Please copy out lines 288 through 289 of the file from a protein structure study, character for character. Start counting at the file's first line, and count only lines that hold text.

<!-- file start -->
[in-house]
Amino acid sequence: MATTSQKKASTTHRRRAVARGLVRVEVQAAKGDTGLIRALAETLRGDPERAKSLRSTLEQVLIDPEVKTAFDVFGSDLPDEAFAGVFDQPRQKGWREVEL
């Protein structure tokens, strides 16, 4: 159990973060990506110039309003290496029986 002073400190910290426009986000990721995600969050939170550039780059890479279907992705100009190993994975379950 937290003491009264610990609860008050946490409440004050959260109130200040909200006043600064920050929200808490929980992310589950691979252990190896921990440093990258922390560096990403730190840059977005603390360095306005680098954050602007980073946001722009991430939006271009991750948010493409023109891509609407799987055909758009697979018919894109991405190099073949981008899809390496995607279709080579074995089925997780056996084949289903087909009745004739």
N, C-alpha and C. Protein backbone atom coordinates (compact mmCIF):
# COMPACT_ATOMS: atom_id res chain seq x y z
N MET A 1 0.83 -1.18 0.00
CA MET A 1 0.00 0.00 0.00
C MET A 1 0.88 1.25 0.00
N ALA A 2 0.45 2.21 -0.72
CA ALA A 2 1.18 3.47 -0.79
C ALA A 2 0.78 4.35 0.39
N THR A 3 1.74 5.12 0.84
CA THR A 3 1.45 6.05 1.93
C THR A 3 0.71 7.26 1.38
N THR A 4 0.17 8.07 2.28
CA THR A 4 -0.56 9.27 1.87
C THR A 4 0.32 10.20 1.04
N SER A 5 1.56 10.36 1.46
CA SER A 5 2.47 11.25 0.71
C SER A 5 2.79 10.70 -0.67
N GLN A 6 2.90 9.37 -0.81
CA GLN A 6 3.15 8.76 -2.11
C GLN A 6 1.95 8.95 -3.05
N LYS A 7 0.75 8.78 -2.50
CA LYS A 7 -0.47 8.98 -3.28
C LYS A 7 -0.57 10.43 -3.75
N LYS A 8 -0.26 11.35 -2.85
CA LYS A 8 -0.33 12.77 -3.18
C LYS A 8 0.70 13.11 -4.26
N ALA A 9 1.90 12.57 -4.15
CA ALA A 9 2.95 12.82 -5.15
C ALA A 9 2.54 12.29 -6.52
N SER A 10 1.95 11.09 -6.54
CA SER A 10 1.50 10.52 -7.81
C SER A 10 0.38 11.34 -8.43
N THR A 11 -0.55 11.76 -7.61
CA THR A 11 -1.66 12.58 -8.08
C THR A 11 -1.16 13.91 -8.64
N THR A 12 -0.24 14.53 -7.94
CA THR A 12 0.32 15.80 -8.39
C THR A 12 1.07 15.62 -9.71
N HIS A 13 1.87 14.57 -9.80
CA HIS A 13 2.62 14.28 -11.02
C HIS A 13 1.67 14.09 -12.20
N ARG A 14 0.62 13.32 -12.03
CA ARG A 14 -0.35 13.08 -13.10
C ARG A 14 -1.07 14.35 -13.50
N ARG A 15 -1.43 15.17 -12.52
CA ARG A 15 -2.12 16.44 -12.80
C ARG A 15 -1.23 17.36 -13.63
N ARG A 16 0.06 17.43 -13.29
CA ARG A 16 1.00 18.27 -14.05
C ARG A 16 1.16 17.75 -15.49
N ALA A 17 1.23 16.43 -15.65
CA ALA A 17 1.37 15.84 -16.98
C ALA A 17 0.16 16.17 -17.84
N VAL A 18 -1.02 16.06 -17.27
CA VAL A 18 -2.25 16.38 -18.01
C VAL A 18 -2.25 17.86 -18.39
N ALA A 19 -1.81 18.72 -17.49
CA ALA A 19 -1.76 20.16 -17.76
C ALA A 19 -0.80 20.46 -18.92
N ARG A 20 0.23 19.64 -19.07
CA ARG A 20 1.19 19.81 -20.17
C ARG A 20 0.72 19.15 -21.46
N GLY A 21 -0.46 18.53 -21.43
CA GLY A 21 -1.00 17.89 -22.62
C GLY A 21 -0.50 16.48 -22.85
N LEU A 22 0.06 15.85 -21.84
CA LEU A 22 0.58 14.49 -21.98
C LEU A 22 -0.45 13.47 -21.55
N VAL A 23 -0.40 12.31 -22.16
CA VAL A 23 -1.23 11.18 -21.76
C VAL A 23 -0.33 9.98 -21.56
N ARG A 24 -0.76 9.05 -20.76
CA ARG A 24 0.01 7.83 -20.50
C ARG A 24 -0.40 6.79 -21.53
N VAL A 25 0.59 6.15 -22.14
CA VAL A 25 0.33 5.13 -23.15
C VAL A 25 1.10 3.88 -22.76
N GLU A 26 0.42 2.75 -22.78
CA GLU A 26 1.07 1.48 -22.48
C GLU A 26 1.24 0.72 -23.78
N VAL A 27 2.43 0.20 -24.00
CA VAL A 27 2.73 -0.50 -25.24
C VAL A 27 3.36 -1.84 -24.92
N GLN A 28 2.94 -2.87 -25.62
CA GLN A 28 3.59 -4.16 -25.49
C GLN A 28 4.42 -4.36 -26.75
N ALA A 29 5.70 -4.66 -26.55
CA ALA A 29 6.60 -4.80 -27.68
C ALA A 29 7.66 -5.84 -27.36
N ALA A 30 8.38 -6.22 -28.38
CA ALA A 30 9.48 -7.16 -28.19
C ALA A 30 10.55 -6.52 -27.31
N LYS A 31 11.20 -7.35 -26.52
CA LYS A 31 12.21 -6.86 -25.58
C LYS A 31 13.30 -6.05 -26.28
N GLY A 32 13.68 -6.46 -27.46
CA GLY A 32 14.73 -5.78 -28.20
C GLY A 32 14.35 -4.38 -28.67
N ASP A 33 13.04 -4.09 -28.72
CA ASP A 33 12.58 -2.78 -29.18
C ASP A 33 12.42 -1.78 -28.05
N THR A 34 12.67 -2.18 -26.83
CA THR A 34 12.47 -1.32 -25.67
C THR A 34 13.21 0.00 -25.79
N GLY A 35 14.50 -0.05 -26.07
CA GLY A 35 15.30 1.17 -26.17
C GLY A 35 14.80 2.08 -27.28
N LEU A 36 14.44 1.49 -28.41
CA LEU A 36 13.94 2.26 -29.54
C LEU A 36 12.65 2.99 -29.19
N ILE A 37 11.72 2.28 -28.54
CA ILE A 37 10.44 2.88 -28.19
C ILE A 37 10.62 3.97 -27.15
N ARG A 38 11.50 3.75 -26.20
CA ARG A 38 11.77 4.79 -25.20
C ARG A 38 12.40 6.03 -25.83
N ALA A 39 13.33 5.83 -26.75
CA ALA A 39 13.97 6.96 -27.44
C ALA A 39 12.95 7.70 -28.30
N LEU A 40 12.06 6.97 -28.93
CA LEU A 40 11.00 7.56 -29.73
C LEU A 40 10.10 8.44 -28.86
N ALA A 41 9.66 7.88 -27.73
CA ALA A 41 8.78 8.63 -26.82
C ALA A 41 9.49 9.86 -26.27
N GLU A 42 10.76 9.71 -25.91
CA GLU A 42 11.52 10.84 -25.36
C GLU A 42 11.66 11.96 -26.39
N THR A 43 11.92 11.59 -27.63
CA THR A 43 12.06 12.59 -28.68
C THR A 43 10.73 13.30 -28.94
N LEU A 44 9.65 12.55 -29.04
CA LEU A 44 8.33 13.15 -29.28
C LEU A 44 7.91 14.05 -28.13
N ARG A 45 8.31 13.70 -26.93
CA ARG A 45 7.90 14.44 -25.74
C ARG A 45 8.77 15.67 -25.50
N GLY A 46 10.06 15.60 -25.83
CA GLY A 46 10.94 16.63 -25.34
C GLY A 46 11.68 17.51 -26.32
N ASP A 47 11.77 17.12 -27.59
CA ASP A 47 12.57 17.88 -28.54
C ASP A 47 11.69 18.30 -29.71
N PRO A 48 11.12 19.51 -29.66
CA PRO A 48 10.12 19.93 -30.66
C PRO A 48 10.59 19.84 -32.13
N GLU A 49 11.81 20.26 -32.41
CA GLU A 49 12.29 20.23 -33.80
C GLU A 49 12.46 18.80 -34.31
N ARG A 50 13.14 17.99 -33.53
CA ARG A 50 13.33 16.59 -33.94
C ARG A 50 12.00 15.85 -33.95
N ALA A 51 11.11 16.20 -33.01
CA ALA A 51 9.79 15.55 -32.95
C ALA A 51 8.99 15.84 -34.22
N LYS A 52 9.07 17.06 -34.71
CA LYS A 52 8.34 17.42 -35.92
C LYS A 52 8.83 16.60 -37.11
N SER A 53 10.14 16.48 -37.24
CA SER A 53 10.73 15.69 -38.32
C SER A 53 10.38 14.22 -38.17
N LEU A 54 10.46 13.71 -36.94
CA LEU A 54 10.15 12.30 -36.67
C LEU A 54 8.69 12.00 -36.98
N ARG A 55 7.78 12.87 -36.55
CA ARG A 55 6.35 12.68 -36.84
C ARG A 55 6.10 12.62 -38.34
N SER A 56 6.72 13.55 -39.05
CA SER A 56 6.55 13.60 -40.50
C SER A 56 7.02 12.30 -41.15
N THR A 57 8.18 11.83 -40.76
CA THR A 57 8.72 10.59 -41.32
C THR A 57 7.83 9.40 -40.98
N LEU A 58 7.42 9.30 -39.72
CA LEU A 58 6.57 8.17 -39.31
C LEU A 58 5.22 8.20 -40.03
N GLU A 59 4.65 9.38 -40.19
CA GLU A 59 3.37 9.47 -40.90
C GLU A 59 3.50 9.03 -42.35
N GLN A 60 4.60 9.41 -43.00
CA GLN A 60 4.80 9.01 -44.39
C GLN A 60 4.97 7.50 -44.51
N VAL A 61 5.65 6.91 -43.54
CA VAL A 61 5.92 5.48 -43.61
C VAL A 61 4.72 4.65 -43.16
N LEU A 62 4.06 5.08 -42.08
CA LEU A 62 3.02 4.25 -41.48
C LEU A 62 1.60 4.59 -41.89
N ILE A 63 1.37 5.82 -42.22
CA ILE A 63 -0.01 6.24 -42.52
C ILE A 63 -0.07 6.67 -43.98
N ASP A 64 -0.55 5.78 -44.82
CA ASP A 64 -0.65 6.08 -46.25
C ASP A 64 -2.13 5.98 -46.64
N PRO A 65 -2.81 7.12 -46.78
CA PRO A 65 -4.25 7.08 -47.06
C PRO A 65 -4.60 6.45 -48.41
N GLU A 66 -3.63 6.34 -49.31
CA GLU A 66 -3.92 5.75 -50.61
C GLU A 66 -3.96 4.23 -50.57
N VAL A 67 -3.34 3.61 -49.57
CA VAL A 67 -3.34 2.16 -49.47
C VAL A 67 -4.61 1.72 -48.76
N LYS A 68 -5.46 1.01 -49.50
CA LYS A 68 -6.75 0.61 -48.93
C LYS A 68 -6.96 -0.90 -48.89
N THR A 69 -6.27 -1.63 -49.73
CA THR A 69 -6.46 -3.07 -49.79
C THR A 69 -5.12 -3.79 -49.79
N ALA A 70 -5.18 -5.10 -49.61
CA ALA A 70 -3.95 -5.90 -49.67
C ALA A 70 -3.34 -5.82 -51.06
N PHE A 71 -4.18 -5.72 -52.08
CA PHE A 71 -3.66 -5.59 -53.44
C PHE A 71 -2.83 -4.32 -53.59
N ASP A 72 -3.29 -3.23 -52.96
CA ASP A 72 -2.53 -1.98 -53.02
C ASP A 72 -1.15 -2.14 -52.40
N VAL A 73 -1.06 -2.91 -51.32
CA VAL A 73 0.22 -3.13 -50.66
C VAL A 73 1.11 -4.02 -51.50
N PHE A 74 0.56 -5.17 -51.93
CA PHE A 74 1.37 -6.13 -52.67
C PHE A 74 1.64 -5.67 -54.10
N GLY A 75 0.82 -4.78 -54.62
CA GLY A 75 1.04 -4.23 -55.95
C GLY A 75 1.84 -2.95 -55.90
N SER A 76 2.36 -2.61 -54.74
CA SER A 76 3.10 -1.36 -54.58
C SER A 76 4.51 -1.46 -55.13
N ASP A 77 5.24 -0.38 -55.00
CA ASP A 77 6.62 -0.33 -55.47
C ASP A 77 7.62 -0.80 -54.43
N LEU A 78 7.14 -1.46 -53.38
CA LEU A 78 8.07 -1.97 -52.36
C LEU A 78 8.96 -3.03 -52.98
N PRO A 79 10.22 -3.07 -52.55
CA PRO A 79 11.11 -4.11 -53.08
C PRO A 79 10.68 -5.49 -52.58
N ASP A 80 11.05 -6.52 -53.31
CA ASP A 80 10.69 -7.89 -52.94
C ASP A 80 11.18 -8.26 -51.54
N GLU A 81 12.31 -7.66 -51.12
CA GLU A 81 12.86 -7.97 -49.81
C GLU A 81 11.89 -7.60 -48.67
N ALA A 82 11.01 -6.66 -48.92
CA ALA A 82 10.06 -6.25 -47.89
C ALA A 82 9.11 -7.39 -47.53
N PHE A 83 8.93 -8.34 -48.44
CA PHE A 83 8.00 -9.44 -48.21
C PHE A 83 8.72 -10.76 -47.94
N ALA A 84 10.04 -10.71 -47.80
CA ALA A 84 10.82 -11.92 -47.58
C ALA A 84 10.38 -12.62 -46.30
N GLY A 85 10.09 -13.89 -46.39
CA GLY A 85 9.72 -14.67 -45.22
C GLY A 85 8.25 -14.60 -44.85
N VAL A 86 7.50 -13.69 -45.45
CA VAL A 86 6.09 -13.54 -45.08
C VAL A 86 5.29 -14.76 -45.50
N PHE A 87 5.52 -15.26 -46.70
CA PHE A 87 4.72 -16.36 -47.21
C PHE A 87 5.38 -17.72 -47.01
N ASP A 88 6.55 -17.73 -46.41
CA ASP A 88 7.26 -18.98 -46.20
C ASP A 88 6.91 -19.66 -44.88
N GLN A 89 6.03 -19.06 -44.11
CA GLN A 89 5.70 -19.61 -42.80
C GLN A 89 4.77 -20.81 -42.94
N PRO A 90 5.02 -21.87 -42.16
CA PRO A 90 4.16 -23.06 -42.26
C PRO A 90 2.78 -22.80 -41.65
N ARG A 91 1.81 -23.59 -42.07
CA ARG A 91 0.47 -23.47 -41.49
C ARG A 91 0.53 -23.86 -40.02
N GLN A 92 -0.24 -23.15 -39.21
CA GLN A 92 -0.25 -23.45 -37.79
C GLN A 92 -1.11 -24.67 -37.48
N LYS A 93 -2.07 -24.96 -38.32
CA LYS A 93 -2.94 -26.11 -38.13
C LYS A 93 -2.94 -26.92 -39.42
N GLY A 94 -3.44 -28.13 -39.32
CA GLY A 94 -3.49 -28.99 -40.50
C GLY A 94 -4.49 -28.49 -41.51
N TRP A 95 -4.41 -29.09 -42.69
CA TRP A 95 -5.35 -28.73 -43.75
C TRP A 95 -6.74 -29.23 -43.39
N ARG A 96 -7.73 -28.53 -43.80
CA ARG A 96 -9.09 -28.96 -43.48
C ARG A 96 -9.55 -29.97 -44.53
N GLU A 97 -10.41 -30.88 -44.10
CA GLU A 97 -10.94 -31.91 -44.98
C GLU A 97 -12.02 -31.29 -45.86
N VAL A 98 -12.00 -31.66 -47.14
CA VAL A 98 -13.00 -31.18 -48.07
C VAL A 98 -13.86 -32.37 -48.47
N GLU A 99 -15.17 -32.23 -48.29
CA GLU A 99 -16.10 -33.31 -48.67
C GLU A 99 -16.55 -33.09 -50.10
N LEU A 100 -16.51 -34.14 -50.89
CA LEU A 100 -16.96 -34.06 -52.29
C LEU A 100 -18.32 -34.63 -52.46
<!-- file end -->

N TRP A 95 -4.41 -29.09 -42.69
CA TRP A 95 -5.35 -28.73 -43.75